“When we decided to build the Campus Center, I believe we started out with an estimated cost of $12 million,” university president Steve Morgan said. “Obviously, over time, that escalated, for a variety of reasons. As the campaign moved along, we had the Abraham Challenge, which was a real motivator, but the cause was right and the timing was right. We were at the height of the economy. Timing is everything. I have to say it was dumb luck, but we did hit it at the peak. We hit it when people had resources, when the economy was on an upward trajectory and that’s the time people invest, and we were lucky. Then, we got lucky with construction because by then, building had dropped off and costs dropped off. We built the building on schedule and on budget, I think partly as a result of that, so the timing couldn’t have been better for this.”

The Campus Center was designed by Gonzalez Goodale Architects of Pasadena. After an intense study of the site, Armando Gonzalez and David Goodale came up with plans for a building with expansive window walls that would let in the maximum amount of natural light and provide spectacular views of the San Gabriel Mountains to the north. Inside, the feeling would be open and airy, with an emphasis on mixing space for students, faculty — whoever stopped by. There were lots of opinions about how the interior space would be used. How much would be dedicated for offices? How many classrooms? How much space for TV watching, billiards, video games and other lounging opportunities for students? Somewhere along the way, the Abraham Campus Center became all things to all people.

“The most important feature of this building is that, for the first time since the days of the Lordsburg Hotel, students have one place, under one roof, to take care of all of their needs,” ASULV president Chris Kaelberer said at the September 10 Grand Opening Celebration.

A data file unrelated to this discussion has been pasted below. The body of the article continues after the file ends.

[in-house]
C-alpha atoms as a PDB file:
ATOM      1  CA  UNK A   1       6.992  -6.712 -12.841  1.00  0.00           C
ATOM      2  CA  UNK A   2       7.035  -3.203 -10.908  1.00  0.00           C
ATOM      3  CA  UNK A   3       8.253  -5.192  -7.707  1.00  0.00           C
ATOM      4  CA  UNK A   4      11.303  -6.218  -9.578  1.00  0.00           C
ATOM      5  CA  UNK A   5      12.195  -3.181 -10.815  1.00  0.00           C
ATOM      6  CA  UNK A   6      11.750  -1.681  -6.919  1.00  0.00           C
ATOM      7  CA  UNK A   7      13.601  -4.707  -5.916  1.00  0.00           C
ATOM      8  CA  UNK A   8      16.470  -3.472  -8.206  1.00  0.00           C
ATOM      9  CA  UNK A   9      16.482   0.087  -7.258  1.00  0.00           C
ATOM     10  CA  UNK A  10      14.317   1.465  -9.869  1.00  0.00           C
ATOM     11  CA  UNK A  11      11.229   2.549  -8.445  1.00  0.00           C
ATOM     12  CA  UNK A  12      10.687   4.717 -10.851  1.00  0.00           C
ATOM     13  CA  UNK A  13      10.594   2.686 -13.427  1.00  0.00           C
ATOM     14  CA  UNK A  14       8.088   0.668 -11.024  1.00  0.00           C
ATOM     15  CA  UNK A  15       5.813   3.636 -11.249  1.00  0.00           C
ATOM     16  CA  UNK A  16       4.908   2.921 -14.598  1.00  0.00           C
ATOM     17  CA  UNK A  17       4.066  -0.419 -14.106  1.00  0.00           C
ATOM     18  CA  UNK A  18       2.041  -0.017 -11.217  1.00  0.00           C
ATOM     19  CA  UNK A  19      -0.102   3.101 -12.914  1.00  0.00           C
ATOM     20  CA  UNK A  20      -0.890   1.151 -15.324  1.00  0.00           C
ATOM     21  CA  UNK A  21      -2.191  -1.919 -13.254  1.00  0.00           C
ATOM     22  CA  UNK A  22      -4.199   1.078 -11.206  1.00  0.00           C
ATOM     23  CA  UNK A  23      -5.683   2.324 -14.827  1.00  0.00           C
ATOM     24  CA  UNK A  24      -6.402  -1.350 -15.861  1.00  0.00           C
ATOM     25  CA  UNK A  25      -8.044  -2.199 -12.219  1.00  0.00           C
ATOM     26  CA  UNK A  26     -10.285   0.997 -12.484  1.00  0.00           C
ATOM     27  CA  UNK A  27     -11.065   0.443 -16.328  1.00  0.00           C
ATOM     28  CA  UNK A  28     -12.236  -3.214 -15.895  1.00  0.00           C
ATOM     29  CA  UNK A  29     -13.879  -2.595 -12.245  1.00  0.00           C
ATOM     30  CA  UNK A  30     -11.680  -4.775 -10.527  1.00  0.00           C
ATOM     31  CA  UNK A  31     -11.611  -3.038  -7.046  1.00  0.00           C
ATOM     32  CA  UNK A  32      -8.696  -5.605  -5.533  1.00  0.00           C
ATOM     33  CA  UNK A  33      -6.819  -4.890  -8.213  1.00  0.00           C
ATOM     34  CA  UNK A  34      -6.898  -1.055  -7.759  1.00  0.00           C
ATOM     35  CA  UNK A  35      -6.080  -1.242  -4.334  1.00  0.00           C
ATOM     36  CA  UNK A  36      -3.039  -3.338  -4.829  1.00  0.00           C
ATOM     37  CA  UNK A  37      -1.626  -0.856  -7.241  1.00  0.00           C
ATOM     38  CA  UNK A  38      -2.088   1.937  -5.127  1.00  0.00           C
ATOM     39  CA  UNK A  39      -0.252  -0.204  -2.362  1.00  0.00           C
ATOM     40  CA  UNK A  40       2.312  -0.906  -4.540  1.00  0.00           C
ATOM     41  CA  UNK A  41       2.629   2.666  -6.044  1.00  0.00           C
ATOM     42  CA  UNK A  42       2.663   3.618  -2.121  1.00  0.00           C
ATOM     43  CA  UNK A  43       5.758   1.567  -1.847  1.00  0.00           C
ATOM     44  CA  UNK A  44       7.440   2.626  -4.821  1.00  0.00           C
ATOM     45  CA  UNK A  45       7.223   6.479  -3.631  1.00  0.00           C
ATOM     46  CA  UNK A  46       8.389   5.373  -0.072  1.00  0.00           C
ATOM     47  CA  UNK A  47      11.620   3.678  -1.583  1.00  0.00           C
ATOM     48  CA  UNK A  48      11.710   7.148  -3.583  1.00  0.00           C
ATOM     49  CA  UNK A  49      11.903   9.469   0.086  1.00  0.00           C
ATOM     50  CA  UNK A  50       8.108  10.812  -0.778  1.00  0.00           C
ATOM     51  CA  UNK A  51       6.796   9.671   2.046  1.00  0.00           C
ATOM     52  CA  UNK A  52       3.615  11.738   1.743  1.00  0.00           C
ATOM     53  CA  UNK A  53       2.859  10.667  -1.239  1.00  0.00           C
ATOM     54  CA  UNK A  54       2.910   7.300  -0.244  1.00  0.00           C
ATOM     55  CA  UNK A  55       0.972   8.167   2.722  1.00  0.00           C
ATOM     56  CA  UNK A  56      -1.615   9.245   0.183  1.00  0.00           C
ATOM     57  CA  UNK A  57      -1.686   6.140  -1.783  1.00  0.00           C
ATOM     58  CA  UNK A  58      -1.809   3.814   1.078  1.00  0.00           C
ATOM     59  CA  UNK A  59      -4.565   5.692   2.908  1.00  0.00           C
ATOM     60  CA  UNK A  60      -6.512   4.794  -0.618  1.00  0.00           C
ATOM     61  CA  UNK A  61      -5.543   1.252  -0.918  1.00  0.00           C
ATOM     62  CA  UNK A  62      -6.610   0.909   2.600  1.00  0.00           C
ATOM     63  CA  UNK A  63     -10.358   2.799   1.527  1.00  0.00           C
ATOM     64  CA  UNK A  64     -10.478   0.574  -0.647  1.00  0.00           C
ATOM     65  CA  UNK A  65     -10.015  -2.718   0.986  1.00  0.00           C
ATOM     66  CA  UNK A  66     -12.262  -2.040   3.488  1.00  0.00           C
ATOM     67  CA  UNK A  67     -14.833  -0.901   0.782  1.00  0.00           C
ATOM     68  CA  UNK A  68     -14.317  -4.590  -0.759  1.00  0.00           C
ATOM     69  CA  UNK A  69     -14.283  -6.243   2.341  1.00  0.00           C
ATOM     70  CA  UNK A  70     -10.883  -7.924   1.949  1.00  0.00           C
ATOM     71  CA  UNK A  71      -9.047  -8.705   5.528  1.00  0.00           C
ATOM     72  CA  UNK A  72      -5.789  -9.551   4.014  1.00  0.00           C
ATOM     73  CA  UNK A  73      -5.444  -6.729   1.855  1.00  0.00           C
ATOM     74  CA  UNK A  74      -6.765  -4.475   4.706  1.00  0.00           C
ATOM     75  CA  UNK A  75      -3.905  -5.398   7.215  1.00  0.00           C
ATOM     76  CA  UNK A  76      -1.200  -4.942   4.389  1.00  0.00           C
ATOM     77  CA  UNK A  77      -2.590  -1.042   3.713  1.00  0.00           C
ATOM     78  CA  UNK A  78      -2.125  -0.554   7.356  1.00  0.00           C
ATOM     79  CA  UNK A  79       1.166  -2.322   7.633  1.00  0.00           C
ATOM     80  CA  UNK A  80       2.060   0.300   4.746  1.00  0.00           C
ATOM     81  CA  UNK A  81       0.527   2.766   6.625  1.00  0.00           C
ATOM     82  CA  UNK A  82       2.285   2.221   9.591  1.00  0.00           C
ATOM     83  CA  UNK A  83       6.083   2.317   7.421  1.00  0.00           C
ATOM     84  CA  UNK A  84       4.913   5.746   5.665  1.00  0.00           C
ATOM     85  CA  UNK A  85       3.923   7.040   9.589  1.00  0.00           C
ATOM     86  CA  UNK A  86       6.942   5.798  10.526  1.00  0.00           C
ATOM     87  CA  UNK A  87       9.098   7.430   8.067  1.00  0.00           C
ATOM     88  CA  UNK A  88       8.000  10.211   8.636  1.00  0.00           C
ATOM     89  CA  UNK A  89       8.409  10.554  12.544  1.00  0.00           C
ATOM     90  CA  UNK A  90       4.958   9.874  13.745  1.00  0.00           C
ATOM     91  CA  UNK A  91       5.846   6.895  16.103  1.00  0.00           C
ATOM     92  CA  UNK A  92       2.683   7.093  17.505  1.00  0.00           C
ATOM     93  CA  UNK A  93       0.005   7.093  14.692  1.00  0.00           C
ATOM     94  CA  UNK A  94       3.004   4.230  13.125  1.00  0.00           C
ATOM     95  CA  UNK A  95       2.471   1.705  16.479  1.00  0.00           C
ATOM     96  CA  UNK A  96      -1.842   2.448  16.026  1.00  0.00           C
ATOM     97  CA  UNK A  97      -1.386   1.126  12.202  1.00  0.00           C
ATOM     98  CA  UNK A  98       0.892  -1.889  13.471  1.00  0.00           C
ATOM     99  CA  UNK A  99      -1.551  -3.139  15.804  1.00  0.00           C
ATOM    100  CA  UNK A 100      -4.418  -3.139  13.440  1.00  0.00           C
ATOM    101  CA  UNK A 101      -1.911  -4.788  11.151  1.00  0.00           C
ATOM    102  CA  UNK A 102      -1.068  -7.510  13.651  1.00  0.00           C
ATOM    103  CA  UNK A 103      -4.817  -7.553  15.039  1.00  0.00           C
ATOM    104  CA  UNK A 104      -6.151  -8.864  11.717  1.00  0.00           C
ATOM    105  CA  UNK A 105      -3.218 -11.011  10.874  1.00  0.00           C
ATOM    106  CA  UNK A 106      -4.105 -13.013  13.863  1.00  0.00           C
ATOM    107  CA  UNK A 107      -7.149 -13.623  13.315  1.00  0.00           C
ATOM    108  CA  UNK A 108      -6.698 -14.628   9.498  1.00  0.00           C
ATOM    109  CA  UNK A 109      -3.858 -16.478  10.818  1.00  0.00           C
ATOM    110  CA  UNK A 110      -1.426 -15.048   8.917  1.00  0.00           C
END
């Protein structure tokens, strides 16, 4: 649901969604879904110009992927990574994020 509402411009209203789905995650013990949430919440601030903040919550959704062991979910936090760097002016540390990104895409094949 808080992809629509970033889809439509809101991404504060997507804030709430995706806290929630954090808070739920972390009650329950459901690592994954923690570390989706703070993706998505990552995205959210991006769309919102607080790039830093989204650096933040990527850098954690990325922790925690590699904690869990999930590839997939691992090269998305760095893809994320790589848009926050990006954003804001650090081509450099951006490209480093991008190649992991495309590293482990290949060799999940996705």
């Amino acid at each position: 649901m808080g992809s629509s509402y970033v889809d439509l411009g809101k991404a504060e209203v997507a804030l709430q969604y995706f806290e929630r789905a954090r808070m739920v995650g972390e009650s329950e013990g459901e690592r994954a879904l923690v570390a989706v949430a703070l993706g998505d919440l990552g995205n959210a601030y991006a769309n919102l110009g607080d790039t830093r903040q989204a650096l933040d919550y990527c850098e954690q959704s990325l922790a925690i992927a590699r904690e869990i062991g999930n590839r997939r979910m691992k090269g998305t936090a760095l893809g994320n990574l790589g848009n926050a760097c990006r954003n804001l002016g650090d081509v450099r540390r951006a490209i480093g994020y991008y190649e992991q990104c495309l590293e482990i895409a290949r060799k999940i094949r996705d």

The Romero Family Lounge and the Nancy and Jerry Laird Lounge have been a hit with students, with their billiard tables, video games, comfortable seating and flat-screen televisions.

The first floor was dedicated primarily to the students: game and lounging area, offices for student government and student affairs, a café named Barbara’s Place, after Barbara Harris, the wife of longtime Board chair Benjamin Harris. The first floor gets the most traffic.

“Steve Morgan has called it the new “living room” of the campus and it really is,” West said. “I think it’s the living room, the family room and the kitchen. It has fulfilled all of the parts our campus needed. That saying, ‘If you build it, they will come?’… well, we built it and they have come. It has enhanced all of our programs for student activities. Like, when we’d show movies in the past, we were lucky if 20 showed up. We got more than 100 for the last movie. We’re having an X-Box tournament this weekend and there are already about 40 signed up for that.”

A calmer tone greets second floor visitors. The Office of Admissions is there, along with other faculty and student adviser offices, including the Career Center. There are also classrooms, which have addressed a pressing need to alleviate a shortage in class meeting space elsewhere on campus. The Rothweiler Family Mezzanine overlooks the lobby and provides the first views of the mountains.

The Ludwick Conference Center on the third floor, is an expansive, multiple-use room that can seat as many as 300 for a conference.